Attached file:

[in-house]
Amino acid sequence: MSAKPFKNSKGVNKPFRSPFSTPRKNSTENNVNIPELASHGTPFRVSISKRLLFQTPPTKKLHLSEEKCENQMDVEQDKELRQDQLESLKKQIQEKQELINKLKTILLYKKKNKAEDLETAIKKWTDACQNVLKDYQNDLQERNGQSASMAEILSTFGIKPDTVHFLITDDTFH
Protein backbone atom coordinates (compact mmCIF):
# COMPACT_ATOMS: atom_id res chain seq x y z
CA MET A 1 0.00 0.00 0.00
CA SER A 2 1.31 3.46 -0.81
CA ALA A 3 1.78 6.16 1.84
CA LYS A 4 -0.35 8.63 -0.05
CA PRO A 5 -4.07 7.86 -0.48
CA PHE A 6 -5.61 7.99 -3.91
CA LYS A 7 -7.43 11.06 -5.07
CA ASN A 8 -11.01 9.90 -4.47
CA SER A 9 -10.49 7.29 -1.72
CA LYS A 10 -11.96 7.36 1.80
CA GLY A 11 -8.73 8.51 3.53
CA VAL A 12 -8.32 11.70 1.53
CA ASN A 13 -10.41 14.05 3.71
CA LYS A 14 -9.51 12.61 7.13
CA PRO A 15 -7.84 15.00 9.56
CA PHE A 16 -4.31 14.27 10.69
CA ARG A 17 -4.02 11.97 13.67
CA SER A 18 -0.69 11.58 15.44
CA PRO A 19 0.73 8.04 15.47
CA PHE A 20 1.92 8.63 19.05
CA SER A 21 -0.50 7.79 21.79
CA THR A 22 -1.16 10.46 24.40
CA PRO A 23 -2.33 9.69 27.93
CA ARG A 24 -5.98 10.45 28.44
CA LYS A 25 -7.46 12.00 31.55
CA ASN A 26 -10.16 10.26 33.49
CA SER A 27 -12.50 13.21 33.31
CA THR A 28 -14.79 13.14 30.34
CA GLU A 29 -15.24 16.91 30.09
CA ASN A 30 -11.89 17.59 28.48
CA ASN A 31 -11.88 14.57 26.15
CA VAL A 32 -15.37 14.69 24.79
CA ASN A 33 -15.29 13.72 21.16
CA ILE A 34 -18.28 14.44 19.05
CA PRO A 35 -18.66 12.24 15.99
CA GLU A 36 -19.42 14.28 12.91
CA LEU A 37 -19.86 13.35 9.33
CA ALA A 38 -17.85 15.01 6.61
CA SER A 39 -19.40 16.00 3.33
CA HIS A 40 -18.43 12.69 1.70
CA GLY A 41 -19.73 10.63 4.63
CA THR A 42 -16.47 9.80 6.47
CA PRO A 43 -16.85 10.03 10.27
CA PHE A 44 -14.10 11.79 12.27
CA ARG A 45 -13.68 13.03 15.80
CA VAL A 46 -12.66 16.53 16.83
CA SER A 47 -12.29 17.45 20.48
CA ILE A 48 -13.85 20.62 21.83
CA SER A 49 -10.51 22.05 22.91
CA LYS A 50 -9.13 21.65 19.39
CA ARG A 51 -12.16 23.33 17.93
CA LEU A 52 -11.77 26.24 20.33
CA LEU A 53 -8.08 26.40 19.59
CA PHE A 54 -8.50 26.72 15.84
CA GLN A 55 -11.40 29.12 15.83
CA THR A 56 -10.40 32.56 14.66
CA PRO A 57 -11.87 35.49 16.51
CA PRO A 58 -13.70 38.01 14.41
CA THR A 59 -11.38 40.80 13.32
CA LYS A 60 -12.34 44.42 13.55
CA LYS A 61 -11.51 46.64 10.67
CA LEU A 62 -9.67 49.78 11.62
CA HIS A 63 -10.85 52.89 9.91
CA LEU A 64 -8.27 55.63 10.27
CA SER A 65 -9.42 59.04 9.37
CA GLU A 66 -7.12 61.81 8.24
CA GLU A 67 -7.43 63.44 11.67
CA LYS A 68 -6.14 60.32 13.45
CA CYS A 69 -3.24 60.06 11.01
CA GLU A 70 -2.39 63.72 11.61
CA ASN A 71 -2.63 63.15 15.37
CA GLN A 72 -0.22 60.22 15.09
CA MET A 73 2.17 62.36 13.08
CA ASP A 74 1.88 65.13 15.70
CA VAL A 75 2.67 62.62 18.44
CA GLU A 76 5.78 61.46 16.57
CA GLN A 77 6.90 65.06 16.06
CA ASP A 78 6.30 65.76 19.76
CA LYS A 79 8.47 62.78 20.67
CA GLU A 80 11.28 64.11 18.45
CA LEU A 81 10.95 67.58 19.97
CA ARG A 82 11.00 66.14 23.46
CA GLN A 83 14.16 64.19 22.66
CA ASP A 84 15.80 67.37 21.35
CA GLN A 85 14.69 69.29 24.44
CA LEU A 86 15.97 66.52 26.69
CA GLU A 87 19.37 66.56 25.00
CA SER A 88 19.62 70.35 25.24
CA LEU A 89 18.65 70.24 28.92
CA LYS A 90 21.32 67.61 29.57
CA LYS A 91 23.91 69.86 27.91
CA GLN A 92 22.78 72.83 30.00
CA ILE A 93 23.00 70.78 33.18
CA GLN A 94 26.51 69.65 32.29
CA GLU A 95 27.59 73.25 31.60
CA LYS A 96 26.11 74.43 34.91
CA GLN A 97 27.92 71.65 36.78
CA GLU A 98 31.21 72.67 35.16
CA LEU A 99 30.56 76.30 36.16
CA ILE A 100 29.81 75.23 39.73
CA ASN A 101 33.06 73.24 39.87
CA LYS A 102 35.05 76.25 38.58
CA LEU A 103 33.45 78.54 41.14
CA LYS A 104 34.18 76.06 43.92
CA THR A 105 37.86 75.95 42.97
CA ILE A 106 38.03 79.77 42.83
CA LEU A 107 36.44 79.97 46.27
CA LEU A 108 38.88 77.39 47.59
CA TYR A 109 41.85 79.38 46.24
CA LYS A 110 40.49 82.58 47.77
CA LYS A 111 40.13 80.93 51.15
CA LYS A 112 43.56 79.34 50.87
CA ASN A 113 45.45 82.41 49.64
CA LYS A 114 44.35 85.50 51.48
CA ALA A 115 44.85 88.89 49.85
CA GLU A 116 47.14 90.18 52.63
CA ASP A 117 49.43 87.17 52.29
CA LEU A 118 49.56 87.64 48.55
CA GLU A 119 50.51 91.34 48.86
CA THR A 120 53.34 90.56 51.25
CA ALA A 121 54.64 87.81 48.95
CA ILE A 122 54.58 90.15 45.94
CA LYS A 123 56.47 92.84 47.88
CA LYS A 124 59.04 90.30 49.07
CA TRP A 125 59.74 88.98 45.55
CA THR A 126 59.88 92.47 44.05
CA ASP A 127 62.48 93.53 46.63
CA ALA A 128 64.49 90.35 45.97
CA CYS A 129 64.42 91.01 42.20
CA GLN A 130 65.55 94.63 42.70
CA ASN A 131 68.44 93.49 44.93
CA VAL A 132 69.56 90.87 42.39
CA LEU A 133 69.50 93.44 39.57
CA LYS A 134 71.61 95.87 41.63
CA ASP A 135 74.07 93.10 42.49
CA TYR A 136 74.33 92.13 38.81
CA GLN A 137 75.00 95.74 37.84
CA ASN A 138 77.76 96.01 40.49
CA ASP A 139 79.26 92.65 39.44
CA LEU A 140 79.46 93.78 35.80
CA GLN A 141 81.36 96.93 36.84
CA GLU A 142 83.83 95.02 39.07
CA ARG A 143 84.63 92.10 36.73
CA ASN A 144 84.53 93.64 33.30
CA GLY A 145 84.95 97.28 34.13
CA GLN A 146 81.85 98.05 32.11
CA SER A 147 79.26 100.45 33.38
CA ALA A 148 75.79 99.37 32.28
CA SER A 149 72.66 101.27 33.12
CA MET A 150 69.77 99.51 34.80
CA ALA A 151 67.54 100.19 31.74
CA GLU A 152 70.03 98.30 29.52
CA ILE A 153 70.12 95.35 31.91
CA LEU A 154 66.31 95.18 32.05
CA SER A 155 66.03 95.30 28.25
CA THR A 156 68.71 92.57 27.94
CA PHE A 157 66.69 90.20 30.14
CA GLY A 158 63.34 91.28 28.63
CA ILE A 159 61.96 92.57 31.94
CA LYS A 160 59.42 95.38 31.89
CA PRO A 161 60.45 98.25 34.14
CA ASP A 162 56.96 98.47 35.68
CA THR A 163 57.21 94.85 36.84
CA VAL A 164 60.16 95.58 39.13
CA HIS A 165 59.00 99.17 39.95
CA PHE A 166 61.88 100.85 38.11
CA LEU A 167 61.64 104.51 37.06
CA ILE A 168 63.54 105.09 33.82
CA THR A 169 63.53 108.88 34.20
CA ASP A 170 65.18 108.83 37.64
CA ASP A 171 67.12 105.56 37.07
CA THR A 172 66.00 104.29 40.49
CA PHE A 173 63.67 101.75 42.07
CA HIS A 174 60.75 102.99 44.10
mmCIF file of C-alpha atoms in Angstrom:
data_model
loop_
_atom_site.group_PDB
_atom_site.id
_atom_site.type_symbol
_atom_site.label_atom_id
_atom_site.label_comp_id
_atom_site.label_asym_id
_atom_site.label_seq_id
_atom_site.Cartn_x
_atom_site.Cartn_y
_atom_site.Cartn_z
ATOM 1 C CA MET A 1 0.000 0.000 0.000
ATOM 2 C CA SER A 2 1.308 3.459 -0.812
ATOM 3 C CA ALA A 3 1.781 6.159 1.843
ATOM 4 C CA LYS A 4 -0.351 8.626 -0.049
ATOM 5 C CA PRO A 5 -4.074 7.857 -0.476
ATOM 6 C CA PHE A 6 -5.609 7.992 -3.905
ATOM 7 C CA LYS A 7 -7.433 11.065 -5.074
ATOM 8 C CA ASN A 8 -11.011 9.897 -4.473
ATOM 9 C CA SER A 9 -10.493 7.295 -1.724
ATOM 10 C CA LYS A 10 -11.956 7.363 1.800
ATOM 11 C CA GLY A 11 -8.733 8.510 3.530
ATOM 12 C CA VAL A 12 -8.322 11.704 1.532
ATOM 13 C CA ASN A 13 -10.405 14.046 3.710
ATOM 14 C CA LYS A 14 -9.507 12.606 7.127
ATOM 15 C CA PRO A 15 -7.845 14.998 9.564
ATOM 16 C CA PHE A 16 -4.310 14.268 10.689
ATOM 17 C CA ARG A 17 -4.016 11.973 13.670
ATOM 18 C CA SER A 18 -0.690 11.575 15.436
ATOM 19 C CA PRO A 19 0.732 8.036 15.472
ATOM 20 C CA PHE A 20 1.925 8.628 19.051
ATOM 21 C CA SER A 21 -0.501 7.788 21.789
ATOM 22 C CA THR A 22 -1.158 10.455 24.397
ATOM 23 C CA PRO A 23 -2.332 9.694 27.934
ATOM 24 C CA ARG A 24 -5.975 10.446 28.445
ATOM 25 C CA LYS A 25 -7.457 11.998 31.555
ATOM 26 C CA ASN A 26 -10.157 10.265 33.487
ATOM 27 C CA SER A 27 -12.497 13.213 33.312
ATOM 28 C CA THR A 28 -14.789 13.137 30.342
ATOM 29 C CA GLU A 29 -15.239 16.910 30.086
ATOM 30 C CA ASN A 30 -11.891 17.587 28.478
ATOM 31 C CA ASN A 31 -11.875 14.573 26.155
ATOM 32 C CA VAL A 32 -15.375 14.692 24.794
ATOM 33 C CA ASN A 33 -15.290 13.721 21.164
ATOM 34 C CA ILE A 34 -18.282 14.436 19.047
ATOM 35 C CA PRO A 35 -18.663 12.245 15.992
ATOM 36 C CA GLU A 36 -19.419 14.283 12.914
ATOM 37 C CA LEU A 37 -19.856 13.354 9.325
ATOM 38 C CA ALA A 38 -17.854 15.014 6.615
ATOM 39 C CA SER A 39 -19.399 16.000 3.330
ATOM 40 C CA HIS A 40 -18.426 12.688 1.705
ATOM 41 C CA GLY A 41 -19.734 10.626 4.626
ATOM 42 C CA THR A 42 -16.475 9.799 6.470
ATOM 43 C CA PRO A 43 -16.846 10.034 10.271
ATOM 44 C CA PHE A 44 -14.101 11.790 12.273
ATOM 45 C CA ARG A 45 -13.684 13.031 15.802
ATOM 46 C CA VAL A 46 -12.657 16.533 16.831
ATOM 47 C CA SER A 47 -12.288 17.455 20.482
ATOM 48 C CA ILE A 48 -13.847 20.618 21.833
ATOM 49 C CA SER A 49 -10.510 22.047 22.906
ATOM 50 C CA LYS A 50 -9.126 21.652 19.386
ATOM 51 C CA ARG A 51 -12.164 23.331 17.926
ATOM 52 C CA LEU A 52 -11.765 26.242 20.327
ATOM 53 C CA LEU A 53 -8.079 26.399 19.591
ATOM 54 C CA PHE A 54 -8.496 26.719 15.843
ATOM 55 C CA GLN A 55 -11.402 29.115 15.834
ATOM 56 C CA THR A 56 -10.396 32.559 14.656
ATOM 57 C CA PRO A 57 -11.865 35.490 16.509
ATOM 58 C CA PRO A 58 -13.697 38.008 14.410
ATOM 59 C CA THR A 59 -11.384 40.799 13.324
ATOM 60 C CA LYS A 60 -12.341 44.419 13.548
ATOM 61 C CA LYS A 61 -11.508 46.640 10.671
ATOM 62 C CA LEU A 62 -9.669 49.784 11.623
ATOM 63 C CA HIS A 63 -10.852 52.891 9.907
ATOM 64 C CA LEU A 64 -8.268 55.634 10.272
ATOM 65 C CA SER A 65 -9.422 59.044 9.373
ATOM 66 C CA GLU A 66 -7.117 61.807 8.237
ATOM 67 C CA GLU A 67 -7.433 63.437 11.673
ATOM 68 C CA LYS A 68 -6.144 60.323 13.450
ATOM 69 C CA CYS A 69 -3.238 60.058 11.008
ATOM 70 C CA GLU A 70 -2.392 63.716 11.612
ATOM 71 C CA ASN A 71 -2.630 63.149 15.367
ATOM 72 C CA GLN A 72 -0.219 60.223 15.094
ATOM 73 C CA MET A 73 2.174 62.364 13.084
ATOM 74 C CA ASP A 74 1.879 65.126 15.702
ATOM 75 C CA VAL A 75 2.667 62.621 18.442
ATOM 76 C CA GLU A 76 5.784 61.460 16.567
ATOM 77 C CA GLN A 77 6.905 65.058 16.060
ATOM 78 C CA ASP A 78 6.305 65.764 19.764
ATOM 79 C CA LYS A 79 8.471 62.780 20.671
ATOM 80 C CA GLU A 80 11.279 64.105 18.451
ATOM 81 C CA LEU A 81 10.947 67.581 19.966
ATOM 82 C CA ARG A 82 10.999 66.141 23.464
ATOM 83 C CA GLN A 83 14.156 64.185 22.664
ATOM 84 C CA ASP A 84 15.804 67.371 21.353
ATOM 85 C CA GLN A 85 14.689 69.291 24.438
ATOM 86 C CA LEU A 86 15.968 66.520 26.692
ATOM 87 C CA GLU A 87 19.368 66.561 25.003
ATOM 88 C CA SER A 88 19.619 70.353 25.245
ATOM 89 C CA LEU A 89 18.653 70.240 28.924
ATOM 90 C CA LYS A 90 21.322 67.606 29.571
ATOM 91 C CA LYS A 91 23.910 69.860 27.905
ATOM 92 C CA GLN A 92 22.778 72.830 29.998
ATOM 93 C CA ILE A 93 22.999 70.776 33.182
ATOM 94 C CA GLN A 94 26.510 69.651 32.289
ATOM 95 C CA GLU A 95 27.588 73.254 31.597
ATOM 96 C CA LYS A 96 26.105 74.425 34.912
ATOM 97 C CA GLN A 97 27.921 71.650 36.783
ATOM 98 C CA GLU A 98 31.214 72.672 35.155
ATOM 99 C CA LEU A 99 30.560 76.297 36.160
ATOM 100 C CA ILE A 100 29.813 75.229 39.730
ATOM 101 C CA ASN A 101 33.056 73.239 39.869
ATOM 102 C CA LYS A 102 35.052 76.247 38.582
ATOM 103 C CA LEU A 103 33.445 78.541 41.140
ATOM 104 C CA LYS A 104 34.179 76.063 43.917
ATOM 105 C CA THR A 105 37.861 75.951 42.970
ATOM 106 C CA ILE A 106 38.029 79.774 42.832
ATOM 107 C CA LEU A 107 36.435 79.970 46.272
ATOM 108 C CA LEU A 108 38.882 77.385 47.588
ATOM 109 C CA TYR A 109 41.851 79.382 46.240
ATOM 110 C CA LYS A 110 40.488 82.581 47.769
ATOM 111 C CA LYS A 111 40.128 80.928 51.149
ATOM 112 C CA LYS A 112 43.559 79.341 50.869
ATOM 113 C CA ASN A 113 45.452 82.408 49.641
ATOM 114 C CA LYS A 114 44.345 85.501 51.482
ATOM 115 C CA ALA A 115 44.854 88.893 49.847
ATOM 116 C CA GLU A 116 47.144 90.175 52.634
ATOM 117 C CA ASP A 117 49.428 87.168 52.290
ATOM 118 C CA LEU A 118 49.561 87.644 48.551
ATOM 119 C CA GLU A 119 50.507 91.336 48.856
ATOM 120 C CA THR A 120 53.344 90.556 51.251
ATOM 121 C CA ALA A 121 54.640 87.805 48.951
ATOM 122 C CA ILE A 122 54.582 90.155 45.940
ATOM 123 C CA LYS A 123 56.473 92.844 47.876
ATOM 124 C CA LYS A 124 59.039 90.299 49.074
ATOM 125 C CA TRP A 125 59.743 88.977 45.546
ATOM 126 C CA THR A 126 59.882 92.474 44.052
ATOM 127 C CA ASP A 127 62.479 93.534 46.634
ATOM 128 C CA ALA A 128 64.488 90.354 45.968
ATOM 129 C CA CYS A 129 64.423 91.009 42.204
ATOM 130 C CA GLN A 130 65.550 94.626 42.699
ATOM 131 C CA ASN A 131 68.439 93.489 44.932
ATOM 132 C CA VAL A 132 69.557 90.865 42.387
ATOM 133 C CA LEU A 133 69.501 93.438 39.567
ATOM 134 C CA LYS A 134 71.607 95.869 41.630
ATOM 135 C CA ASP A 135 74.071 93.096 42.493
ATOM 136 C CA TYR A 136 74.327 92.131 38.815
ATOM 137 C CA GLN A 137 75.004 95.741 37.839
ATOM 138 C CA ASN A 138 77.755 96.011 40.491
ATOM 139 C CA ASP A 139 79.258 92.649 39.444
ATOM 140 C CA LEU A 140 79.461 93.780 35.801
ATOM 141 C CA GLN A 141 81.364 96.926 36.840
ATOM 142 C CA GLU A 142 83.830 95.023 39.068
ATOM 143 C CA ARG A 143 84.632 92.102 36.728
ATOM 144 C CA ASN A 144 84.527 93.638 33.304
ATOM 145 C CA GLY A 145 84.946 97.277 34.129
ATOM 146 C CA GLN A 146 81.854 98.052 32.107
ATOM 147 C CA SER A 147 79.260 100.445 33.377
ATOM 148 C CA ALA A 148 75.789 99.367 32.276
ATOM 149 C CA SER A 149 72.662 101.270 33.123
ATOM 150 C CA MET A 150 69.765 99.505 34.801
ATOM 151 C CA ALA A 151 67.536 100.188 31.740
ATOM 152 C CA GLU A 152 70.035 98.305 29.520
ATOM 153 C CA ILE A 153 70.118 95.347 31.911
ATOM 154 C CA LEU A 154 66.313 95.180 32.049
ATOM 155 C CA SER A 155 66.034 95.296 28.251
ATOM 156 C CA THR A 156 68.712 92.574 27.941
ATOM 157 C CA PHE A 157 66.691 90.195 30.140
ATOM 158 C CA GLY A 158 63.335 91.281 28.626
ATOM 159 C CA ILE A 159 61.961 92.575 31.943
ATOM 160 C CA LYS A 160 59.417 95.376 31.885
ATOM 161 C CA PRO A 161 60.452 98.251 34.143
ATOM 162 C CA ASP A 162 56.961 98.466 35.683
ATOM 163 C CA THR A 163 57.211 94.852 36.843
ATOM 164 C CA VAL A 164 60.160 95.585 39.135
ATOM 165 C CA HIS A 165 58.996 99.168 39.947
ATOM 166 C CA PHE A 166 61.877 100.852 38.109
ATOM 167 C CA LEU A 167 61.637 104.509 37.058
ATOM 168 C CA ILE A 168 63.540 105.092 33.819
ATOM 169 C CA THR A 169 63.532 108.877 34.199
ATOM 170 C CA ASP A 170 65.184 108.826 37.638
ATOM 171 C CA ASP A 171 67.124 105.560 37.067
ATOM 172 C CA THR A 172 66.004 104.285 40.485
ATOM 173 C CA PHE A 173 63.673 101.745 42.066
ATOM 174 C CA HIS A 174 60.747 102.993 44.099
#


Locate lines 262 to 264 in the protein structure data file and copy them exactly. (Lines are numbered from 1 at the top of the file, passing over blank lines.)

ATOM 71 C CA ASN A 71 -2.630 63.149 15.367
ATOM 72 C CA GLN A 72 -0.219 60.223 15.094
ATOM 73 C CA MET A 73 2.174 62.364 13.084